During my Kaddish journey these past 11 months, I have come to a new awareness of the power of memory and how the four different understandings of the Name of God speak to me. As a 17-year-old who buried his 42-year-old father, I said Kaddish with fear and anger and out of a sense of obligation. As a 52-year-old, when my brother died at 55 after a 30-year battle with M.S., I said Kaddish with sadness. This year, as a 71-year-old saying the very same Kaddish in memory of my 93- year-old mother, this ritual became a vehicle through which I was able to truly express my gratitude to God for the gift of my mother’s life, and in the process give thanks for the great gifts of the lives of my brother and father.
The Hebrew name for the Book of Exodus is Sefer Sh’mot: The Book of Names. It begins with the listing of the names of the tribes that went down to Egypt, prospered there, and ultimately were enslaved. By the end of the chapter our attention has been focused upon one child of one family of one tribe, a person named Moses. However, before the abridged version of 430 years of history brings us to him, we are told in Exodus 1:8 that after the death of Joseph and his brothers, “V’yakom melech chadash she lo yada et Yosef,” “There arose a new king that did not know Joseph.” The consequences for both the Jewish people and for the Egyptians who enslaved them were transformative.
Parshat Sh’mot also includes a narrative that gives us the origin of the Holiest Name of God. In Exodus 3:13-15, at the end of the story of the burning bush, we hear Moses asking God: When they, the children of Israel, ask me what is God’s Name, what shall I say to them?” God answers Moses: “Eheyeh Asher Eheyeh.” This three-word proclamation can be translated into English in four ways: I am that what I am; I am that what I will be; I will be that what I am; I will be that what I will be. This statement became the basis for the four-letter Name of God, which never is pronounced. In prayer we replace it with Adonai, the Hebrew term for my Master; in non-worship settings, Jews traditionally refer to this Name as HaShem.The Name.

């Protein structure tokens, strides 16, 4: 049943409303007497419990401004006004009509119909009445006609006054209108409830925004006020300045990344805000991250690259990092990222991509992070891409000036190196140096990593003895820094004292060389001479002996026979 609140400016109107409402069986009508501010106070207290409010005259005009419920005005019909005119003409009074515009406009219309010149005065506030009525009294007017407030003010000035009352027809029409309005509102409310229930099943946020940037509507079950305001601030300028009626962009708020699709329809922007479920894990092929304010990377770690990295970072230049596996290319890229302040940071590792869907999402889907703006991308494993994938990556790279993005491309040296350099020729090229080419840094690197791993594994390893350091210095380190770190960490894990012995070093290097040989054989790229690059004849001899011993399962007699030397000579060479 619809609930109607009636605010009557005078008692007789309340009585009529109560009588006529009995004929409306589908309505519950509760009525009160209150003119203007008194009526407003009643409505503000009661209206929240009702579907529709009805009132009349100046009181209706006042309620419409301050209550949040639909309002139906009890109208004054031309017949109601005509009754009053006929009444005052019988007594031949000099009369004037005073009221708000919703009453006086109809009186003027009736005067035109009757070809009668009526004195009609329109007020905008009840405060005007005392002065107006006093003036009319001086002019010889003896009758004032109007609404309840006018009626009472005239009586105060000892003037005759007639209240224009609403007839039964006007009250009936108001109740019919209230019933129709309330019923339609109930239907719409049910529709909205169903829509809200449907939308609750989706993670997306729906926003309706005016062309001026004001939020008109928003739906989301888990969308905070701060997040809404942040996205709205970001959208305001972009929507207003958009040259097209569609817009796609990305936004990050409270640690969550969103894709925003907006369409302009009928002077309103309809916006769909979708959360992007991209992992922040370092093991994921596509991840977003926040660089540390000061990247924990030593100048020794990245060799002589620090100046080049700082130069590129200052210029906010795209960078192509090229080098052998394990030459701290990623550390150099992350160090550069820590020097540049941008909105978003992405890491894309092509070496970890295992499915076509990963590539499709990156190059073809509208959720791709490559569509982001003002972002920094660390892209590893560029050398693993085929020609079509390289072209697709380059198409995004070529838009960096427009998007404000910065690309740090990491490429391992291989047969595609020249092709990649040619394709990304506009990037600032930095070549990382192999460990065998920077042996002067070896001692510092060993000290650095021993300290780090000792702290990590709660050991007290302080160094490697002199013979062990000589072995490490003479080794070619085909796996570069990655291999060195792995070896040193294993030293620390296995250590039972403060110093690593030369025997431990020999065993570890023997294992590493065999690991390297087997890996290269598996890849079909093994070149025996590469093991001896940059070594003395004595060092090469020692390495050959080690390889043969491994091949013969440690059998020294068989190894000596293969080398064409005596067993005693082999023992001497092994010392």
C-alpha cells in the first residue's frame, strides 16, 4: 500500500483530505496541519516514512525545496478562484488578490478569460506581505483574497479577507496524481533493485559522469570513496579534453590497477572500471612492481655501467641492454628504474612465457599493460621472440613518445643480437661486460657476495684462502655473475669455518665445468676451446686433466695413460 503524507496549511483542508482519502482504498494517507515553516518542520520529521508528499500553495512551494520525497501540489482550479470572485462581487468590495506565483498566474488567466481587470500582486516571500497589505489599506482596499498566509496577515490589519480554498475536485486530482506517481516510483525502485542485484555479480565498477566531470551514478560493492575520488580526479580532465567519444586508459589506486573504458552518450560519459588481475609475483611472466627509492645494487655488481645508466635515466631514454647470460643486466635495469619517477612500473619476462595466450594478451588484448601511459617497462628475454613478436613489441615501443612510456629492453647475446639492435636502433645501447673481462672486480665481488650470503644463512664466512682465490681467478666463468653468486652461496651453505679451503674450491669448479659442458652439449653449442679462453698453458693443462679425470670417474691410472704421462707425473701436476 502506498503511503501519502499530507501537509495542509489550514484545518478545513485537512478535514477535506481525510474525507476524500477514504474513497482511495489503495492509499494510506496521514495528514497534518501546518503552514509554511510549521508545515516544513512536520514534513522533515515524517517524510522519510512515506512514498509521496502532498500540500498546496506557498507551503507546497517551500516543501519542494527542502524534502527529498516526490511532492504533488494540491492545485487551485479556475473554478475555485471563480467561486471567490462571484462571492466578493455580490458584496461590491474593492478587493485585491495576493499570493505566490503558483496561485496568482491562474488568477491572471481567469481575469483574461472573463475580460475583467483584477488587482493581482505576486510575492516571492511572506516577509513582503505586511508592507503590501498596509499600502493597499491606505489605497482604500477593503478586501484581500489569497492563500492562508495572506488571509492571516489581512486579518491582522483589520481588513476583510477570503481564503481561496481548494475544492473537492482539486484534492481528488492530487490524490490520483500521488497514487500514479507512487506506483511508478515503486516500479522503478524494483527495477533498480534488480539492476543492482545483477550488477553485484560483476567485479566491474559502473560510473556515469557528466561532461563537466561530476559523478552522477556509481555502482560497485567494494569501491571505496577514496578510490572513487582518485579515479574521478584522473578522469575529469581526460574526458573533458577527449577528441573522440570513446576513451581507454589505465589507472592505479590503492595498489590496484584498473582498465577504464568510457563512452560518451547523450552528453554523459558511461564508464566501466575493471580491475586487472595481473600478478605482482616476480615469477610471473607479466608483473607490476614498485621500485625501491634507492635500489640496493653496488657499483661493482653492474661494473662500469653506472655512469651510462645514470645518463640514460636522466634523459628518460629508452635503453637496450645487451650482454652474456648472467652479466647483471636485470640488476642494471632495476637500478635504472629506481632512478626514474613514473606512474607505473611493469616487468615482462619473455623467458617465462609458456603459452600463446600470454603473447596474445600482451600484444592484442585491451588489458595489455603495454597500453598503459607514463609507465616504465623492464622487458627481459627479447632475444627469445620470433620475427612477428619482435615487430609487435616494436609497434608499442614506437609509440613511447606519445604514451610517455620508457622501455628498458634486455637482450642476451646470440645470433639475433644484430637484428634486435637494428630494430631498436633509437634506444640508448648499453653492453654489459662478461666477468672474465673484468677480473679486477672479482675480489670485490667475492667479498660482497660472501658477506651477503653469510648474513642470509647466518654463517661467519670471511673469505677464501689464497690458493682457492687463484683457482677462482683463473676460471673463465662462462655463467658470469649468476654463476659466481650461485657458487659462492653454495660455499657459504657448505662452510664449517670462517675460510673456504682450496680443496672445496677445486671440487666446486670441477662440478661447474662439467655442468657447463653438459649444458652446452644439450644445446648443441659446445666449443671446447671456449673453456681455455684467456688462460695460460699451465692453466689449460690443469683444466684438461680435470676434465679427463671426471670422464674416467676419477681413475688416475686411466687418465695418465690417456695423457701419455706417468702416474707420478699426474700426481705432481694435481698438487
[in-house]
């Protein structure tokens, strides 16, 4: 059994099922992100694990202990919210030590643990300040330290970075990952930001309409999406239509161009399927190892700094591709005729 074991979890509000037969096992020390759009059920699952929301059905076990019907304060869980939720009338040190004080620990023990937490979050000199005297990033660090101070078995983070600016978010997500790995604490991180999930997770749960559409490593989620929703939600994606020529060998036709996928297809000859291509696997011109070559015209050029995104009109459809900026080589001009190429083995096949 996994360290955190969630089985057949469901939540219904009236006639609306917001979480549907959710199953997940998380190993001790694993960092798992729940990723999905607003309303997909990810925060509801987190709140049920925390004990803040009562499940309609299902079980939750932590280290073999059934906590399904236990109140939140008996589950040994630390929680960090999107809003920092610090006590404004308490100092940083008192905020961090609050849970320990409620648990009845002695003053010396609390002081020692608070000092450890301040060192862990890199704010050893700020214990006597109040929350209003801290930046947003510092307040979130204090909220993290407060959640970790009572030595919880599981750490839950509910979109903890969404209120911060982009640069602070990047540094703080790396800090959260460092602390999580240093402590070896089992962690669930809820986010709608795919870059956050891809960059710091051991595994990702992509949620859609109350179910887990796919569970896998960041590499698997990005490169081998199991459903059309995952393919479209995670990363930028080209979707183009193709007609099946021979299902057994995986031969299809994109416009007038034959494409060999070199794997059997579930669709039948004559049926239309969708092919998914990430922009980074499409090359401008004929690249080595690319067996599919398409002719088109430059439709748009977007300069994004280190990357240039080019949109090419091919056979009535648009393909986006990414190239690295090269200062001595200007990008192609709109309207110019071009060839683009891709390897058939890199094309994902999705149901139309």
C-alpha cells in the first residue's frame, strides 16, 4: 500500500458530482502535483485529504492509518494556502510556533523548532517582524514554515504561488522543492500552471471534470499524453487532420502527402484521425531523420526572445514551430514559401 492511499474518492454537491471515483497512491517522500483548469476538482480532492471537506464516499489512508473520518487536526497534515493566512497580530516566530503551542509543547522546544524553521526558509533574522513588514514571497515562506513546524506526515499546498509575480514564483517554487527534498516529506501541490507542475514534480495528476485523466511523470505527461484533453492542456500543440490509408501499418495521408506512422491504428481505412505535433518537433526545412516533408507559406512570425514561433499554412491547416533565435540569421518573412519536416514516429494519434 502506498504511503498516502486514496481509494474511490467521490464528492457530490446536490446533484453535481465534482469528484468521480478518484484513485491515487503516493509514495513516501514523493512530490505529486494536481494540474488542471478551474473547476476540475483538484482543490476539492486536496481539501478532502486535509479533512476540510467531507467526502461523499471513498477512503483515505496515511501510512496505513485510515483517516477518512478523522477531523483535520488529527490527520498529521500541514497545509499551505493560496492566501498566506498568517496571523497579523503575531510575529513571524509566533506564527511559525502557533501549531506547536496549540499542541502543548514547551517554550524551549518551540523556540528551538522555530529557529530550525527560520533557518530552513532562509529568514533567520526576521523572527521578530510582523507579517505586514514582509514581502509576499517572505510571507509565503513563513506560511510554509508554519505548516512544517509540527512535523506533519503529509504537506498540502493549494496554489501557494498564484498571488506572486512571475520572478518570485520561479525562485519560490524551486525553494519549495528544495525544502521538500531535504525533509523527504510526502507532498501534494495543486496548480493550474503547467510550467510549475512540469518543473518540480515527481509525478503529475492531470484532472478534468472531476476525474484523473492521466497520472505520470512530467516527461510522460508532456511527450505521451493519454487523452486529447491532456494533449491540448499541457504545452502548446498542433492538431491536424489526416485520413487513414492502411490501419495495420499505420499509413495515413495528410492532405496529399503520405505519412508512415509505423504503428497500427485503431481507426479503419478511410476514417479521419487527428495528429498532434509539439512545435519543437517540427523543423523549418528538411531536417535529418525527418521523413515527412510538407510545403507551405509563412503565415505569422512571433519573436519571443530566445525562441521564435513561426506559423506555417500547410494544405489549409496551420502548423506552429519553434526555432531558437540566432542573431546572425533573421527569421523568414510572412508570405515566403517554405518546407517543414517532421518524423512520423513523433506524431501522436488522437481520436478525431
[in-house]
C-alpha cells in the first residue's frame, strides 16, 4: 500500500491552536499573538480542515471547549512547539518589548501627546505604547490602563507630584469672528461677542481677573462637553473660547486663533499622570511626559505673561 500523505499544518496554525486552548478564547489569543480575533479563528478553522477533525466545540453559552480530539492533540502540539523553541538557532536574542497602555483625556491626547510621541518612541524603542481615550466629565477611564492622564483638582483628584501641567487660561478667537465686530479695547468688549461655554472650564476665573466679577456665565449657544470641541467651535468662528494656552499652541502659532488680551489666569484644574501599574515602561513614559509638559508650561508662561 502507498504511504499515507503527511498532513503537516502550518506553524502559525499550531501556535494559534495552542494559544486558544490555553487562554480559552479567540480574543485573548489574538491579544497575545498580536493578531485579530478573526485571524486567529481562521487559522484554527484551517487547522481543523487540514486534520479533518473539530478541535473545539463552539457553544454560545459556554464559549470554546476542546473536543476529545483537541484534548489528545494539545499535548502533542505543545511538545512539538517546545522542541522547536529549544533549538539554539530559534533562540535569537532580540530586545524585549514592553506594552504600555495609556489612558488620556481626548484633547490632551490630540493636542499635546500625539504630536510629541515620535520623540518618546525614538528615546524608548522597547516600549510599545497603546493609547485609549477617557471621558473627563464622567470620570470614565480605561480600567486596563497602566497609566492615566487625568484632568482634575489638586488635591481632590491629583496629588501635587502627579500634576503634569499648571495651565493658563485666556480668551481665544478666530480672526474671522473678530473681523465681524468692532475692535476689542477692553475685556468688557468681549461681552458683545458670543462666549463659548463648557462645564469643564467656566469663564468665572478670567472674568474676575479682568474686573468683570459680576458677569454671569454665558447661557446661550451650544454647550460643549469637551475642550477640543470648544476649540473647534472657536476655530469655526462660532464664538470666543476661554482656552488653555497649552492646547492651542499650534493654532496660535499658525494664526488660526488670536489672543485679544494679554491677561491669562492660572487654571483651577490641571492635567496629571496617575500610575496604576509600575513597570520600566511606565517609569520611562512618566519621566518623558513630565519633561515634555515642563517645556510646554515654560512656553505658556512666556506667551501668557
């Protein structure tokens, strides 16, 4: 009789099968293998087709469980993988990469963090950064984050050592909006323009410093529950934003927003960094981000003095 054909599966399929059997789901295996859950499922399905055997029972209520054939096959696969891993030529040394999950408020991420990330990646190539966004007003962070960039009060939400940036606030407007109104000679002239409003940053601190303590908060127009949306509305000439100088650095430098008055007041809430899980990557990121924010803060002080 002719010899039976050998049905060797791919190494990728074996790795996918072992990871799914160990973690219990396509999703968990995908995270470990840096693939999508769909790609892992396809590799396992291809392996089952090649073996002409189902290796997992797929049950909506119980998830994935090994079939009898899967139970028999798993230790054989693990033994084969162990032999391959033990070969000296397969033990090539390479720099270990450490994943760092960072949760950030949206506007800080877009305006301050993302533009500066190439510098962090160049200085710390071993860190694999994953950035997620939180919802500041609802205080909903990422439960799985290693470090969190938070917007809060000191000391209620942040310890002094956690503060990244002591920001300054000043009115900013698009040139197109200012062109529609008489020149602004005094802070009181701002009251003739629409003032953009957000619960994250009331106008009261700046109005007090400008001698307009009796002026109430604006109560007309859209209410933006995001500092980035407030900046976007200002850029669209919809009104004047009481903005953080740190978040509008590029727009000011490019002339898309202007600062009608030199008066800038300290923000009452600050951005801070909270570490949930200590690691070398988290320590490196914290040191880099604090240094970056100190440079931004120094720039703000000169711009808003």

The narrative of Parshat Sh’mot is a perfect pretext to speak about the two ever-present challenges to Jewish survival and continuity — anti-Semitism and assimilation. The events of 2019 certainly would warrant such a d’var Torah this week — but I am choosing to address a more personal topic and share with you my thoughts on the power and the purpose of memory. What is the blessing of remembering a name? Why does the Kaddish we say in memory of loved ones not mention the people we mourn? In other places in our liturgy, the Kaddish is a mark of division and transition from one section of worship to another. The Mourner’s Kaddish is a bridge that links us across the ultimate divide between life and death.
Too often, we now focus our attention on the curse of losing our memory to disease, or upon the consequences of the intentional choice of forgetting the past. This week, I have a personal need to take the opposite action of Pharaoh in verse 1:8 and to stand up and recite Kaddish as a sign of remembering those whose life and love brought me to this moment. This year, Shabbat Sh’mot falls on the 21st of Tevet, which is the 54th anniversary of the death of my father, Jerry Borovitz, and the 19th anniversary of the death of my brother Stuart Borovitz. Next week, on the 26th of Tevet, I will conclude the 11 months of Kaddish for my mother, Mildred Borovitz.